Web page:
Birss LJJ then turned to the question as to whether accepting that Quincecare applied in these circumstances would place an onerous and unworkable burden on banks. It was submitted by Mrs Philipp and Which? (an intervening party in the appeal) that the duty would be neither onerous nor unworkable, given that the relevant duty reflected current banking practice. Their arguments were supported by expert evidence, the CRM Code and the BSI voluntary code of practice. Taking these Codes into account, Birss LJJ concluded that there was no way the issue could have been decided without a trial.

It is worth noting that the CRM Code did not come into force until after the relevant transactions (in March 2018) had already taken place, but the existence of APP Fraud was well known by then, and Mrs Phillipp and Which? contended that the Bank would have been alive to it and the steps that banks should take when APP Fraud is suspected.

In allowing the appeal, Birss LJJ not only accepted that the existence of a duty of care in these circumstances is properly arguable, but also found that cases of this nature are not amenable to summary disposal. This is partly because questions involving the legal scope of a duty of care are, by definition, not appropriate for summary determination (per the Privy Council case of AK Investments CJSC v Kyrgyz Mobil Tel Ltd[3]) but mainly because questions on the application of the duty will, by definition, be fact specific and involve expert evidence which, in turn, will require a trial. Here, the judge at first instance fell into the classic trap of conducting a “mini-trial” of the action as a whole on a summary application, as opposed to disposing of a discrete point.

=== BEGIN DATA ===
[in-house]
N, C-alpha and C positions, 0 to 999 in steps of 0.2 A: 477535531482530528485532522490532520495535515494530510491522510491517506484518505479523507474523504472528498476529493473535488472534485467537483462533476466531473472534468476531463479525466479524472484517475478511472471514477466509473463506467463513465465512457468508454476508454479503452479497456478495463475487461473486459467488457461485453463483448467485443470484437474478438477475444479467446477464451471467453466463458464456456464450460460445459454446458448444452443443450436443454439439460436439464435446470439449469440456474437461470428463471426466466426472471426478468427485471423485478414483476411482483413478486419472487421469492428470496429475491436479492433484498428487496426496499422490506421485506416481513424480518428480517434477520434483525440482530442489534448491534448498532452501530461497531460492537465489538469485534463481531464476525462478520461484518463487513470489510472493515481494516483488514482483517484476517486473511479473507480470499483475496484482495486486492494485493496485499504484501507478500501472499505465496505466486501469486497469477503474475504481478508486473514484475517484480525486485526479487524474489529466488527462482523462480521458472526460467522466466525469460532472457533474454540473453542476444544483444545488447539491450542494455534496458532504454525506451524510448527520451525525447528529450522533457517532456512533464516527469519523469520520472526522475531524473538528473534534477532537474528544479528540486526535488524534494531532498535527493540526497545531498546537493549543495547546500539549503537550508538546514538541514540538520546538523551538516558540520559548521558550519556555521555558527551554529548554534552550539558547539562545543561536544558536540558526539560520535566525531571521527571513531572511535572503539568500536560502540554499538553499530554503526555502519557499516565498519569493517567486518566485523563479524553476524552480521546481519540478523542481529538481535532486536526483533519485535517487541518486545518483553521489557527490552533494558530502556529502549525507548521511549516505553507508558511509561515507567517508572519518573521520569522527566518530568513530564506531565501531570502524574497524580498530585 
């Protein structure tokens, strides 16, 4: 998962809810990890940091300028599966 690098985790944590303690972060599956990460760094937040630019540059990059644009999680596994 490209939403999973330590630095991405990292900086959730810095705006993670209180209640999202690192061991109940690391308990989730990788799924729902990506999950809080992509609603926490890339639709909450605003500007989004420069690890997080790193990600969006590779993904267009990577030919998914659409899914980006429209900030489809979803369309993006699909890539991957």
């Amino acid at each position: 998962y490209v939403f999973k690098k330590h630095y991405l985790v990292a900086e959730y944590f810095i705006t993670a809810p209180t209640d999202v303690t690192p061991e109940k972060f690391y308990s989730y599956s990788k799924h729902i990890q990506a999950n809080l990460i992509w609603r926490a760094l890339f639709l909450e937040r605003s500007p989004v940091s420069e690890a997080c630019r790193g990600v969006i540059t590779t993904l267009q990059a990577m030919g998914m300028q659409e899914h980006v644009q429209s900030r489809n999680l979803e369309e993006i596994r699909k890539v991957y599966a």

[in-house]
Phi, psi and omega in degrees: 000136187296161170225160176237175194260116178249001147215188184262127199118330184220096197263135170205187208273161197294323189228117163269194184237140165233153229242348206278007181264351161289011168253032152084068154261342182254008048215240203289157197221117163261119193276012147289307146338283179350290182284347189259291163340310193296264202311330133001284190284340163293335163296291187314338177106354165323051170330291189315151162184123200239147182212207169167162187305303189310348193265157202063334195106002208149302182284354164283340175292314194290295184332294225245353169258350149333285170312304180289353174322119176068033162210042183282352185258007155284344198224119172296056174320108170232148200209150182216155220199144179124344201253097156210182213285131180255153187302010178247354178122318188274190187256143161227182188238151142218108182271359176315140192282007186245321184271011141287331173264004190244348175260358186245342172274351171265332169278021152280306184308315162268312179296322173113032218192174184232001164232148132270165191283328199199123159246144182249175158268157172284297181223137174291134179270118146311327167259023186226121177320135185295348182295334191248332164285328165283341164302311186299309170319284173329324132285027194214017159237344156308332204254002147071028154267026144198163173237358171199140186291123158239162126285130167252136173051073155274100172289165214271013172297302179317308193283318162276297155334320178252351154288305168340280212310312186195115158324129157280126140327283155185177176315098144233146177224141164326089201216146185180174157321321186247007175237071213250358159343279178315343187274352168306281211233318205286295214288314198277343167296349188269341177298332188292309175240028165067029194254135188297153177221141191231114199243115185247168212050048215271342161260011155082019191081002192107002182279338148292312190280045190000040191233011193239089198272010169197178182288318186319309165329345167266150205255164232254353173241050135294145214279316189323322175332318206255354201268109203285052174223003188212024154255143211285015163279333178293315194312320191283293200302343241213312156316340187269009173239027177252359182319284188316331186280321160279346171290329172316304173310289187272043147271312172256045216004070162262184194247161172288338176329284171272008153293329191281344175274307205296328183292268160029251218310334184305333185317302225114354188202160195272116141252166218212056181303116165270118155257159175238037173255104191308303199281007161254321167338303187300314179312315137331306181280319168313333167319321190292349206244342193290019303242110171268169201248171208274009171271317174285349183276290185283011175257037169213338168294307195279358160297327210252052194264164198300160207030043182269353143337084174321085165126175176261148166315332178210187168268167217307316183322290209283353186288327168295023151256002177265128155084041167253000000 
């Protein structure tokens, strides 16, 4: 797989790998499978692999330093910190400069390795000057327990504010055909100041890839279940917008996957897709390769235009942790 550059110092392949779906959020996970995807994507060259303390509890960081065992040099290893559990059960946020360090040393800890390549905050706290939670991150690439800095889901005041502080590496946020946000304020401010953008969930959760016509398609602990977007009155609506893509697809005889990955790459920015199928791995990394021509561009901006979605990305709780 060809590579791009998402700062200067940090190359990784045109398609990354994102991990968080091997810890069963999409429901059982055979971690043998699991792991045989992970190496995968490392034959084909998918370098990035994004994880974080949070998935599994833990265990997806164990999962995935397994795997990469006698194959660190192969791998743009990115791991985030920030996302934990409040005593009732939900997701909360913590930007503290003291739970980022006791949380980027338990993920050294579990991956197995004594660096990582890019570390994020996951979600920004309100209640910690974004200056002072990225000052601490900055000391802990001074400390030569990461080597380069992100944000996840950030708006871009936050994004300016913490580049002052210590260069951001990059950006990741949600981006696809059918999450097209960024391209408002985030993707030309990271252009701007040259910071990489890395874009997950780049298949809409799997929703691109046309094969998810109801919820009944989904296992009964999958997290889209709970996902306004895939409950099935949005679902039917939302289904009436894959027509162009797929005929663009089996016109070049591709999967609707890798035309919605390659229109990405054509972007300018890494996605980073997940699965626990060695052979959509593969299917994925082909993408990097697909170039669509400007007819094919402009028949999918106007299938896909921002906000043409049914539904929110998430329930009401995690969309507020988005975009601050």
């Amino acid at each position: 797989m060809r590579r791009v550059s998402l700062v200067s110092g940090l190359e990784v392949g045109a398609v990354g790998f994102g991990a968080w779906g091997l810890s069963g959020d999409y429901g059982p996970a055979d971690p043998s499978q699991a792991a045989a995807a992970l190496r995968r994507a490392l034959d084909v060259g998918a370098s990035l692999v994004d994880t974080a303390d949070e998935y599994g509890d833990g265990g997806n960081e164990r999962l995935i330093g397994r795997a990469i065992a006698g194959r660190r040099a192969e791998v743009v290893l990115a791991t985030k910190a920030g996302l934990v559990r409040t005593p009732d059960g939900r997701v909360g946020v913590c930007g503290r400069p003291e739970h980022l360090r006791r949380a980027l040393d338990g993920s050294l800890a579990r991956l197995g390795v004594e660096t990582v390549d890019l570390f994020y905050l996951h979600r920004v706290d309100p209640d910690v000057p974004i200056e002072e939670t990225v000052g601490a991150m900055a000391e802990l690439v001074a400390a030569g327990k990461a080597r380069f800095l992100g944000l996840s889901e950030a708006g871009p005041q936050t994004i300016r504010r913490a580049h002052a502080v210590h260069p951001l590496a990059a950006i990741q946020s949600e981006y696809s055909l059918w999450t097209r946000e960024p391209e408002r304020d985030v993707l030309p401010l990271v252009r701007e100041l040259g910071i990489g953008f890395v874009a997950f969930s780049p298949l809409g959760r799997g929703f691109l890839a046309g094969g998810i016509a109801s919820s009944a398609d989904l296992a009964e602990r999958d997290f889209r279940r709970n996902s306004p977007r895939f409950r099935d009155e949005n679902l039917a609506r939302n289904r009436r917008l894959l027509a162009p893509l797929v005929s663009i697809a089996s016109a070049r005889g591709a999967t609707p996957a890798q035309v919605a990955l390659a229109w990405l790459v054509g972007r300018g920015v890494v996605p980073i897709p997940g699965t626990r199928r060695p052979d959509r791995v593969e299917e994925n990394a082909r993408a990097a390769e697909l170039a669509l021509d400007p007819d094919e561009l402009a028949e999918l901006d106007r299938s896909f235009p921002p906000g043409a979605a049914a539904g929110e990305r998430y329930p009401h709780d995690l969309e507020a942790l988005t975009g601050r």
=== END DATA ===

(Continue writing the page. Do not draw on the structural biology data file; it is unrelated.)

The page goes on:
First and foremost, this case has provided welcome clarification on the scope of the Quincecare duty, specifically that the Quincecare duty applies to situations where the customer themselves authorises the payment, and not just where the request is made through the customer’s agent.

But in addition, it will surely deal a heavy blow to the traditional banking ploy of trying to bully a customer into submission through an expensive interlocutory application to strike the case out and the oft-cited argument that any extension of the Quincecare duty would impose an onerous burden upon it. Birss LJJ was very clear in this regard that the Quincecare test was sufficiently well “calibrated” to enable a Court to reach a fair and balanced decision given that the answer to the question in any given case of whether a bank was on a line of enquiry would always depend on the facts of the individual case and a consideration of expert evidence as to what good banking practice looked like at the time of the relevant transaction. In addition, Birss LJJ also took the opportunity to remind banks that some complex cases are simply not amenable to summary determinations.

DS Law is a law firm specialising in Fraud & Asset Tracing, Banking and commercial disputes. For more information please contact Gopi Binning.

If you wish to discuss your case and how we can help you, then please contact Michael Sparkes and Gopi Binning on 020 7242 8018 or at /


(1) [2022] EWCA Civ 318

(2) [2019] UKSC 50

(3) [2011] UKPC 7